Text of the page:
Plus, Williams points out that you can recoup some of the initial cost on gym equipment if you decide it’s not for you.
“If you decide to quit the gym due to injury or lack of time, you have to pay a termination fee or awkwardly ride out your contact,” Williams said. “If you opt-out of exercising at home, you can post your gym equipment on Facebook Marketplace, Craigslist or LetGo, and resell it to recoup some of your initial investment.”
The average spend per trip on vitamins and supplements by millennials in 2019 was $62.73, according to Statista. “We buy Carlson fish oil and Salus Haus Espresat (liquid multivitamin) regularly for the adults in the household and my toddler,” said Jacqueline Gilchrist of Mom Money Map.
“Between the three of us, we usually go through one fish oil bottle and one multivitamin bottle per month. Between the two bottles, it usually costs us around $100/month just for supplements. While these supplements do impact our wallet, we’re fine with spending this much because it’s a priority for us. We just ensure we spend less in other categories to balance out our budget.”
According to Henry Hackney, DMD, content director at Authority Dental, insurance usually covers dental exams and up to two cleanings per year. However, the average price of a dental checkup is $60. “During the same appointment, it’s good to have done also dental cleaning, which can cost us additionally about $100,” Hackney said. “If there’s already a cavity, its filling will take out another $200 from our wallet. This all adds up to quite a big number, but let’s see what awaits us if we decide to regularly skip the examination. Walking around with a crack in the tooth can lead to serious complications. If the tooth pulp becomes infected, root canal treatment is necessary. The prices of this procedure start at $700 and go as high as $2,100.”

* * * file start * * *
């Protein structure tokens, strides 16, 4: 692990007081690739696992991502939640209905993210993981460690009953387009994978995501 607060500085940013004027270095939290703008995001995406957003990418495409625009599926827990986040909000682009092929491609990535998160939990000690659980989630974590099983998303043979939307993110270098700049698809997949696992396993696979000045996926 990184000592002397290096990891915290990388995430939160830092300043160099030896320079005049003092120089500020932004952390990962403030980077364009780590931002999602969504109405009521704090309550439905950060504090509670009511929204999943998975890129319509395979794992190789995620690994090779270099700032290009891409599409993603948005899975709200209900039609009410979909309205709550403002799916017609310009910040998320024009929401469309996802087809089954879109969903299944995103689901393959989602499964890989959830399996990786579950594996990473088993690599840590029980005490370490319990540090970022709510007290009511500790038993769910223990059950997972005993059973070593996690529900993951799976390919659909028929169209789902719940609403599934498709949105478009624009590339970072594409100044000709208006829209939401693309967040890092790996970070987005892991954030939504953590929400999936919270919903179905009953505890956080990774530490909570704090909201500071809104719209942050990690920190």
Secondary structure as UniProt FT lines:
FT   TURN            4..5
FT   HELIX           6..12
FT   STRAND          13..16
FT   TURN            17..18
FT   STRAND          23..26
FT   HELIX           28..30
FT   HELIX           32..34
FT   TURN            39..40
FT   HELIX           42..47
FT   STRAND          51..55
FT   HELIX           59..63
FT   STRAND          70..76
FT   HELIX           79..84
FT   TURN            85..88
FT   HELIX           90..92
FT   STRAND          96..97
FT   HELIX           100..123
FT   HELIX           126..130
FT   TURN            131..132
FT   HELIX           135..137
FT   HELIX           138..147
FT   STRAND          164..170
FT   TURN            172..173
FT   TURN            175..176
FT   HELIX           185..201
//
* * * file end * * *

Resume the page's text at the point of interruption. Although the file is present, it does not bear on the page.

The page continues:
Taking Time Off Work When Sick
“The cost for taking time off work is usually greater than going in while sick,” said Jim Pendergast senior vice president for altLINE Sobanco. “While many companies initially offered paid leave for sicknesses, now employers are simply sending employees home without paychecks. The extra time off can have a detrimental effect on monthly spending habits.”